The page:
By Dave Warner

A trail marker was unveiled on Wednesday afternoon at Benton’s Landing, signifying the importance of a visit by General Lafayette on June 11, 1825, to Little Falls. New York already counts 11 Lafayette Trail markers stretching from Buffalo to Fort Hamilton, Brooklyn.

General Lafayette was a close friend of George Washington and many of the founding fathers. He used his fortune and raised money in his homeland of France to help fund the American Revolution and courageously led colonists in battle. He was also an adamant abolitionist whose legacy helped inspire many of the voices of the U.S. anti-slavery movement throughout the 19th century.

Founder Julien Icher, a native of France, conceived the Lafayette Trail, Inc. ( The nonprofit organization is one of several organizations actively preparing for the upcoming 2024-2025 bicentennial celebrations of Lafayette’s Farewell Tour (

Icher stated, “When Lafayette was visiting Little Falls, he was actually coming back from a tour of the south and the west, and he was going back to Bunker Hill. He had a commitment to lay the cornerstone of the monument on June 17th, the anniversary of Bunker Hill.”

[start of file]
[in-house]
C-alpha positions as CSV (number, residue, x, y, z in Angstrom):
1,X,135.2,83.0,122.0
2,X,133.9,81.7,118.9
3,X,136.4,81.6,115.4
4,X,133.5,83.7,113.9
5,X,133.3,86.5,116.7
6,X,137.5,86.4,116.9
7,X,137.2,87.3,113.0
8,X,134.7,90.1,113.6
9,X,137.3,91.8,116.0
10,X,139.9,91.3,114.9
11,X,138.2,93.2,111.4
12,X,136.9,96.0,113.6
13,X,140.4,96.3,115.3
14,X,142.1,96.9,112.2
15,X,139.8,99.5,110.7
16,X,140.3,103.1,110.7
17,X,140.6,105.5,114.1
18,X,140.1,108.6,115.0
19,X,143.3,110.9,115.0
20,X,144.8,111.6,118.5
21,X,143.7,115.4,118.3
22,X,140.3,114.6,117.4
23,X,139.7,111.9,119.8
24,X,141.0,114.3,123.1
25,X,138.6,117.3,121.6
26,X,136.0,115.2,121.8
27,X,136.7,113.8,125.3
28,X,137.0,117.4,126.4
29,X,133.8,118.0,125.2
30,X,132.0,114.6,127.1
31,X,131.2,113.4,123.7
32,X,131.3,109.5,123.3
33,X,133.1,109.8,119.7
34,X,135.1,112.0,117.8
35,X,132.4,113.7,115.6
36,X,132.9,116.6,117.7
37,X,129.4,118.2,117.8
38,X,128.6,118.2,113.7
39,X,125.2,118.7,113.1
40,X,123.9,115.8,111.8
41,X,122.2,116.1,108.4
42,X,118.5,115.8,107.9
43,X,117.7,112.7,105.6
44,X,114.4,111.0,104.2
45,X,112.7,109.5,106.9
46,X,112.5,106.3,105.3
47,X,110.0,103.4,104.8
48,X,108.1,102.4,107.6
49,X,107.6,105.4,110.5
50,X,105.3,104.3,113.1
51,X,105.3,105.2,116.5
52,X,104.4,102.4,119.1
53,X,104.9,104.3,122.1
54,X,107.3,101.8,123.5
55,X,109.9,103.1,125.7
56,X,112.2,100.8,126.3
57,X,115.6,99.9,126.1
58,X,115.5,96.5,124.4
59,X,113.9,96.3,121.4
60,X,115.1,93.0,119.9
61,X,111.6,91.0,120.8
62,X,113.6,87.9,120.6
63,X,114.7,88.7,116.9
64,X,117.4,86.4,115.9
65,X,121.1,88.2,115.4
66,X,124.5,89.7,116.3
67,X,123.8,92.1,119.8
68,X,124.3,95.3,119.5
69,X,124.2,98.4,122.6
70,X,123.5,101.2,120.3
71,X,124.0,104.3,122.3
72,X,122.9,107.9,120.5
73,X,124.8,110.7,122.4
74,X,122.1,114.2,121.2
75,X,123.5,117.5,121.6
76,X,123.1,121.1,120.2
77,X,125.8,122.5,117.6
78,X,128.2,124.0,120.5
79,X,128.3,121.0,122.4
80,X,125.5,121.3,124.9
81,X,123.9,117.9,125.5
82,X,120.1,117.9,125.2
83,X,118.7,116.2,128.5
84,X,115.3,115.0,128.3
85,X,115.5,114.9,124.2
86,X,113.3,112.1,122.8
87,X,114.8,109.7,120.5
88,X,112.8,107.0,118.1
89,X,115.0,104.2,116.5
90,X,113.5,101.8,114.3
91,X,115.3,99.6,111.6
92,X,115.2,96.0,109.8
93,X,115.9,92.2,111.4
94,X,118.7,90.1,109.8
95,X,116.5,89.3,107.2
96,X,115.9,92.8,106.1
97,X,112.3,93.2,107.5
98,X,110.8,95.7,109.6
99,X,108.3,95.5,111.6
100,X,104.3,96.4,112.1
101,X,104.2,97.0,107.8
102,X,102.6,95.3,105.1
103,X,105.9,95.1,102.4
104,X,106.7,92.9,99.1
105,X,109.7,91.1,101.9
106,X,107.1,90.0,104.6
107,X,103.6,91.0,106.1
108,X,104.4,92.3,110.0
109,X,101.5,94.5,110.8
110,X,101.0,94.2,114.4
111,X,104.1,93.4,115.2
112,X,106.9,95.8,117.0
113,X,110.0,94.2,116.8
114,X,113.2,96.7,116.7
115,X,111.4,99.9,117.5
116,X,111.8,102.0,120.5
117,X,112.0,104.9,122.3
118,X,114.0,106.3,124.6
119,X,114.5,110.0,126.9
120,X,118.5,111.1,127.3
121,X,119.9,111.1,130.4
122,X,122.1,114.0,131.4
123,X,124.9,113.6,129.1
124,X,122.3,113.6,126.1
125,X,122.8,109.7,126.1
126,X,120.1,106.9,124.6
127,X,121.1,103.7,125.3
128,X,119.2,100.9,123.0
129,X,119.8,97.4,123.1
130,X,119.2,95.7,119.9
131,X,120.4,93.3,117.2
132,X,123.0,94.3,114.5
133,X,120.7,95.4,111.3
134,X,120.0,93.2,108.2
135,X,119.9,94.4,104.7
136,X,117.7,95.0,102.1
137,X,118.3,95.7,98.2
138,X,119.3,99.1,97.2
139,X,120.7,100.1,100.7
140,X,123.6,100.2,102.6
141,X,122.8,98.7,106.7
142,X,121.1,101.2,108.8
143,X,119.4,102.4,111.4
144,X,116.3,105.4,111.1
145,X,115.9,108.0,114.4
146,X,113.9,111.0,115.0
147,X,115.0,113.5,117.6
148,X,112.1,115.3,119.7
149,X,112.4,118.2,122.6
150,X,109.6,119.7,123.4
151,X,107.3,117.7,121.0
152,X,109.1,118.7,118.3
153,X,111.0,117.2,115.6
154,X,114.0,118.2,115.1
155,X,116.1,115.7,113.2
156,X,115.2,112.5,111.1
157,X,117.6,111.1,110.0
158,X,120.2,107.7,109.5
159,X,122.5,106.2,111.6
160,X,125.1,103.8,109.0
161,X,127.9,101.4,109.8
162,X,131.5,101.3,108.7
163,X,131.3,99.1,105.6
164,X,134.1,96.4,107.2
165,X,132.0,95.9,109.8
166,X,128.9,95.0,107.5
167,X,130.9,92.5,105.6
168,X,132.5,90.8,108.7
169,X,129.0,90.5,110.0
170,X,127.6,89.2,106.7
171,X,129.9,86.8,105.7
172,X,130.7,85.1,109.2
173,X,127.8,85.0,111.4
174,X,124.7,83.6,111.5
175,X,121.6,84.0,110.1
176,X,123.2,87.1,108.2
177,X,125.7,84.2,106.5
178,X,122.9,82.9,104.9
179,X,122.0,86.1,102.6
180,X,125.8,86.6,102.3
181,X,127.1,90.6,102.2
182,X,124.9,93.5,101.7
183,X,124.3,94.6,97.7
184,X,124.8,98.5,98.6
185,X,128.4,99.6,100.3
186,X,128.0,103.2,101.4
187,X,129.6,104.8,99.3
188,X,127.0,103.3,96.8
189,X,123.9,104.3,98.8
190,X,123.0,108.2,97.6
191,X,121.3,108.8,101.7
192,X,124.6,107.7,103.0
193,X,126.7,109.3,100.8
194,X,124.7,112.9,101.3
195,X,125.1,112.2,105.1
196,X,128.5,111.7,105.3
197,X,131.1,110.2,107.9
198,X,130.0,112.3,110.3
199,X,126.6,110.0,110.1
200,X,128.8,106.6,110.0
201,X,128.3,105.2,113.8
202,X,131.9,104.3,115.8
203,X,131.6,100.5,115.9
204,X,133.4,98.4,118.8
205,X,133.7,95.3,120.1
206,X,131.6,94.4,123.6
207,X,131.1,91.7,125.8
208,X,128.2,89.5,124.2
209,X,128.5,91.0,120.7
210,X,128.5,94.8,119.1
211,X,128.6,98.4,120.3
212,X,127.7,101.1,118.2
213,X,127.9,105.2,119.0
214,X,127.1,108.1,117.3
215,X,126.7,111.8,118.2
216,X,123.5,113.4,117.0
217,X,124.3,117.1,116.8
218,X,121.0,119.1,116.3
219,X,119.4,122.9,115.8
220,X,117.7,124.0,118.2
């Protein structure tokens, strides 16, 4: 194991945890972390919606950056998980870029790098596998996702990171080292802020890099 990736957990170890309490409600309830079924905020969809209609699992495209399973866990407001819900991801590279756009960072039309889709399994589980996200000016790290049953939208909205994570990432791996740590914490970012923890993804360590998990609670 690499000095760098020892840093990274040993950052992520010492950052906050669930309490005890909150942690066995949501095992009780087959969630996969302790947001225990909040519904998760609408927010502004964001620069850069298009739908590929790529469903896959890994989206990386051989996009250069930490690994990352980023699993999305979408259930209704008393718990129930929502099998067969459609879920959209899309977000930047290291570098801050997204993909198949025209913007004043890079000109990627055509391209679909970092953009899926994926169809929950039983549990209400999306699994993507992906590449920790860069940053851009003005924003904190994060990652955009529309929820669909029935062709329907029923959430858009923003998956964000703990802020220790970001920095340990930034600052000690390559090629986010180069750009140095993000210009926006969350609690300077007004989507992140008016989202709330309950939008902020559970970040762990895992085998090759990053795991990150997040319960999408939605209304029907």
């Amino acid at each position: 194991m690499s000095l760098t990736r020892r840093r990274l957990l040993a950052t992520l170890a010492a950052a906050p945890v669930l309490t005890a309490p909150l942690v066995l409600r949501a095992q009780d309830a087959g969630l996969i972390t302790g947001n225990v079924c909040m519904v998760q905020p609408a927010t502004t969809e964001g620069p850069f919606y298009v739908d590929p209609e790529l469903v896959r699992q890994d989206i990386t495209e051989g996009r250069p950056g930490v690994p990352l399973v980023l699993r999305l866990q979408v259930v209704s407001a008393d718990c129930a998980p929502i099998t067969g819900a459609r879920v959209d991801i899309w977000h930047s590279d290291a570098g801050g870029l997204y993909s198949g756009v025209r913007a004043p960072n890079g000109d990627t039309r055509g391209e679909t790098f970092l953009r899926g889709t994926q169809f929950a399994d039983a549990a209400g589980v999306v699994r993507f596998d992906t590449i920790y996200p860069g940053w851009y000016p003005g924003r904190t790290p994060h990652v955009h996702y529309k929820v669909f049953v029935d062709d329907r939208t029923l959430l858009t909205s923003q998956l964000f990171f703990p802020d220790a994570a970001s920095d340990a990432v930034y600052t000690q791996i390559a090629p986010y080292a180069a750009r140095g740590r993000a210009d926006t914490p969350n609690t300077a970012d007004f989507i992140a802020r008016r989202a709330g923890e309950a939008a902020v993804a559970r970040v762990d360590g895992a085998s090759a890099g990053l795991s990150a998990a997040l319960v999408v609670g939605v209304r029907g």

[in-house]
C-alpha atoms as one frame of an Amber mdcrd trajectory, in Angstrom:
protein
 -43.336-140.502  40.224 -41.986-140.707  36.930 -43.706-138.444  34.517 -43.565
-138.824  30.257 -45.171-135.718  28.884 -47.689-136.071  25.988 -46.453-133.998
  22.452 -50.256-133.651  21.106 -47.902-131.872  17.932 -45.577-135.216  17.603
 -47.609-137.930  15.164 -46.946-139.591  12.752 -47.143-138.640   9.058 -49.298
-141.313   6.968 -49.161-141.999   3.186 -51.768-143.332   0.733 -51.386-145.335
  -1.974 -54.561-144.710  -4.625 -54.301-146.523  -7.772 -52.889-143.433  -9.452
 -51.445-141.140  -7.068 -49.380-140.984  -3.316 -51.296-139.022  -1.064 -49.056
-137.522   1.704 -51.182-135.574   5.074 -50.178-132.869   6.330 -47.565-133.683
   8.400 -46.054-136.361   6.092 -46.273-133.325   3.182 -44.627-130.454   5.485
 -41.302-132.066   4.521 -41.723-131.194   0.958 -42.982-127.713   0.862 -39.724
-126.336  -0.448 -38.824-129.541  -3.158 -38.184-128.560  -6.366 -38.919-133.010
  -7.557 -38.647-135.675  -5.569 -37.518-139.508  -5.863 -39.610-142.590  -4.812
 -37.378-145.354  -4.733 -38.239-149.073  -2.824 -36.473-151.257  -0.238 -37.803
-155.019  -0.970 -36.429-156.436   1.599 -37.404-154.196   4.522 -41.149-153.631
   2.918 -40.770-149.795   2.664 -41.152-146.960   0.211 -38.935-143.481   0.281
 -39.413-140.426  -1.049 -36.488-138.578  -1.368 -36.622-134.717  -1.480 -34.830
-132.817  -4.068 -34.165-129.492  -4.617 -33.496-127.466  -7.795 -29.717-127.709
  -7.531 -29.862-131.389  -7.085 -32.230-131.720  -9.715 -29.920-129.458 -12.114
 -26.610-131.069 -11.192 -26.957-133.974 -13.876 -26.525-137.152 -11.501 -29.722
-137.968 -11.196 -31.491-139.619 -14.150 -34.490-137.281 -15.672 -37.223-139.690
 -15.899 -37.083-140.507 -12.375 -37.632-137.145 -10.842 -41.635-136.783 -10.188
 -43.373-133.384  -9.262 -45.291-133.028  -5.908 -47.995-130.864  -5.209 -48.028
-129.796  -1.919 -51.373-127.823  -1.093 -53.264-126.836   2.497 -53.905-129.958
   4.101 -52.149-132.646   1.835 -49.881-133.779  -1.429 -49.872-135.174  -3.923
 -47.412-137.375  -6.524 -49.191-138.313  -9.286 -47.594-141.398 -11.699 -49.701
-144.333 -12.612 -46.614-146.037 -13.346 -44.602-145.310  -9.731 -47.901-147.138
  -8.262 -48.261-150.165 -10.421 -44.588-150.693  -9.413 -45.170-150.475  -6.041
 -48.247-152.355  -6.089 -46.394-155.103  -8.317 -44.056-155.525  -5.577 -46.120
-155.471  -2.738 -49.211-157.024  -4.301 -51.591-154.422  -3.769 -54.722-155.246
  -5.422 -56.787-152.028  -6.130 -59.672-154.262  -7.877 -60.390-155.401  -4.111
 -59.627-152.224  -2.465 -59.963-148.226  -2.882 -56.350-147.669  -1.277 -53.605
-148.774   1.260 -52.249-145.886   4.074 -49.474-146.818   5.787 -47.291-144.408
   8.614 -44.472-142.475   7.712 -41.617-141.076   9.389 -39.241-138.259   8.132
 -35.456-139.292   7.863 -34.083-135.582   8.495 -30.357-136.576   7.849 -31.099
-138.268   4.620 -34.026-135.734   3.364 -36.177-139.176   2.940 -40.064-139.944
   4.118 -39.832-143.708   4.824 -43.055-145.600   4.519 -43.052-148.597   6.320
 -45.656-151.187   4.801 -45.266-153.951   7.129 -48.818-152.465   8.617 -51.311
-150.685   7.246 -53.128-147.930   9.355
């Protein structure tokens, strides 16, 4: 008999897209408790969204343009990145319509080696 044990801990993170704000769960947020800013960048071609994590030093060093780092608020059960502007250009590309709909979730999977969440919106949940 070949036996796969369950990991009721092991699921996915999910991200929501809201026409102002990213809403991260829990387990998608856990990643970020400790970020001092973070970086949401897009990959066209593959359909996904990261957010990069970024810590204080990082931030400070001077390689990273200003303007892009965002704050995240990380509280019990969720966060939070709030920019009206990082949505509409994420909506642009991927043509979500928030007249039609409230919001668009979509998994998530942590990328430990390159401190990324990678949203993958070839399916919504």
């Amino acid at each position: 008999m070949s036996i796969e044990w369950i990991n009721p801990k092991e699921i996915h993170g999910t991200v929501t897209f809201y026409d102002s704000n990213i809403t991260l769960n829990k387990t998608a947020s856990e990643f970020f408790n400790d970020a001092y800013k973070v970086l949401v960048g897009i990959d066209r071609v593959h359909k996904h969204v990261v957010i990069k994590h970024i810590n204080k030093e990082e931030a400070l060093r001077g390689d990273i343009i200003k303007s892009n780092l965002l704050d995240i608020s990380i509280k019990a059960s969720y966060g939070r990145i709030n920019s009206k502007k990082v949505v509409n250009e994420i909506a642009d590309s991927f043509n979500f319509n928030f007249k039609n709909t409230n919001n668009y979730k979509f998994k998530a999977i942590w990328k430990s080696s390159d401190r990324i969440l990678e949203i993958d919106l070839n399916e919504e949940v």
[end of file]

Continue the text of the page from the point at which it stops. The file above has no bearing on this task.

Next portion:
“He wanted to be on time, so he was crossing Upstate New York from West to East on the Canal, and he stopped in Little Falls. The people received him here at the aqueduct, which was enough for us to mark. It’s a great segment of the state to mark,” he said.

Lafayette visited during his 13-month return to the U.S. in 1824-1825. In New York, many of these markers have been supported by the New York Daughters of the American Revolution. The markers trace Lafayette’s journey during his tour of the United States as the young nation prepared to celebrate the 50th anniversary of the beginning of the American Revolution.

The period was a time of great political discord. Congress and President Monroe invited Lafayette, the last surviving Major General of the Continental Army, to return to the U.S. as part of an attempt to calm political rhetoric and instill lasting Revolutionary War patriotic feelings in a new generation of Americans.

A free not-for-profit documentary series called Follow The Frenchmen ( explores more in-depth the legacy of Lafayette. It is available on YouTube and counts 22 episodes to date.

The historic marker program commemorating Lafayette’s movements during the American Revolution is in preparation for the 250th anniversary of American Independence.